Filing of Amicus Curiae Briefs in State Courts of Last Resort: 1960-2000

Article excerpt

This study examines the use of amicus curiae briefs in state courts of last resort. Key findings are that use of amicus varies greatly among states, with the majority of filings occurring in a small number of states. The hypothesis that restrictiveness of court rules may impact the filing of amicus briefs was tested, but not confirmed, leading to speculation that extensive filing of amicus briefs may lead to more restrictive court rules. Amicus briefs were most often used in tort and criminal cases. Finally, the courts' willingness to acknowledge, cite, and solicit amicus briefs was explored as a possible indicator of their influence. Amici were acknowledged in at least a third of the cases, and arguments made in the briefs were discussed in 82 percent of the sample cases.

Under the separation of powers, courts have always been insulated from public pressure common to the "political" branches under the rationale that ours is a government of laws not men. Courts must use legal reasoning to interpret the law and should not be influenced by public opinion. Indeed, "elaborate procedures have been established to deny groups access to the judiciary and to exclude from the judicial forum all information except that which is presented to them by the lawyers within the courtroom" (Peltason, 1955:28). Parties with a grievance and "standing to sue" can initiate judicial proceedings. The NAACP, for example, chose to use the courts to achieve their objectives in the Restrictive Covenant cases rather than to lobby Congress or the executive branch agencies (Vose, 1959).1 Unless they are parties to a suit, interest groups gain access to the judiciary much less directly than to either the legislative or executive branches.2 In states that select judges by popular election, the public is invited to participate in the process by which those who make decisions are chosen. Otherwise, access to courts is available by sponsoring test cases, by trying to influence judicial opinion through articles in law reviews, and ultimately by trying to change the laws or statutes upon which courts rely to interpret law.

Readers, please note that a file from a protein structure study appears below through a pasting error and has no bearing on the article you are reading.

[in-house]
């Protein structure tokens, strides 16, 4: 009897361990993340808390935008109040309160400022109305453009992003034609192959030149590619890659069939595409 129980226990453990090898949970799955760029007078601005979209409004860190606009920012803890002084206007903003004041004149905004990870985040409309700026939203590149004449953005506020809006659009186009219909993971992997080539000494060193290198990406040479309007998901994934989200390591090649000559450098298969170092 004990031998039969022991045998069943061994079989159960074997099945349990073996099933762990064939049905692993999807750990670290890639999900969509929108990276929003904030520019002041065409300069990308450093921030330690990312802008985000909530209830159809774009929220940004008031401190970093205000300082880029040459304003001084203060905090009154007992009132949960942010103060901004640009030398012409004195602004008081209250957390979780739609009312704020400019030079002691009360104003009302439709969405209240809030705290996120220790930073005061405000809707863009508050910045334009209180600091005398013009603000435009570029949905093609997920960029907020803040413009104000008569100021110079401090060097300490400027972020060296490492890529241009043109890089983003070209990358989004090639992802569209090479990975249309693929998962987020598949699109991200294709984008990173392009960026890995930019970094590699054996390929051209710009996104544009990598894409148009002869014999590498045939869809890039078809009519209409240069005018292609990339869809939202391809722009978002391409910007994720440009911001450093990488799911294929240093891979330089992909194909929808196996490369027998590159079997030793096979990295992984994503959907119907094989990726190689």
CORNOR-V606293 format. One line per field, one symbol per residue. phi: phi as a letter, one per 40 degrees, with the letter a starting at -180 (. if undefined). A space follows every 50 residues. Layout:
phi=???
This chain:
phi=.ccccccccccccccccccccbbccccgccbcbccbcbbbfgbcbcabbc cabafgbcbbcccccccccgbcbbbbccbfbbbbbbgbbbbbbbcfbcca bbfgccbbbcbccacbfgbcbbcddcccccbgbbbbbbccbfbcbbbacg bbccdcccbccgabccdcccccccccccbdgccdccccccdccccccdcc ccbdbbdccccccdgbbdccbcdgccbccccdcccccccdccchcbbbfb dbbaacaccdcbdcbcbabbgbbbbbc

Another important and legitimate way that the public and organized groups can influence the development of law is though the use of amicus curiae briefs.3 In recent times, filing of these briefs has been the most popular method of influencing judicial policymaking.4 These "friend of the court" briefs may provide legal support to one or the other parties to the suit or may supply useful information that neither party included in their briefs. Either through permission of the parties themselves or permission of the court, groups can present their arguments even if they are not parties to the suit. Obviously, parties are most likely to grant permission to groups to file amicus briefs if they endorse the leading arguments of the parties. Filing amicus briefs allows groups to demonstrate their activity and effectiveness and, thus, may help attract new members. As O'Connor and McFaIl (1992:271) state: "A group has to be able to show its members that their efforts are paying off, and filing amicus briefs is the easiest way to do that."


Amicus Briefs in the U.S. Supreme Court

The first studies of amicus briefs were case studies of interest group activity in the U.S. Supreme Court.

Forty years ago, in "The Amicus Curiae Brief: From Friendship to Advocacy," Krislov summarized the development of amicus practice from Roman times to 1963. He noted that amicus participation is very likely in important legal controversies. "Where the stakes are highest for the groups, and where the needs on the part of the judges for information and for sharing of responsibility through consultation are at a peak, access has appropriately, and almost inevitably, been at its greatest" (Krislov, 1963:703-04). he further asserts that the U.S. the Supreme Court "has helped foster (the) development (of amicus curiae) as a vehicle for broad representation of interests, particularly in disputes where political ramifications are wider than a narrow view of common law litigation might indicate" (Krislov, 1963:720). …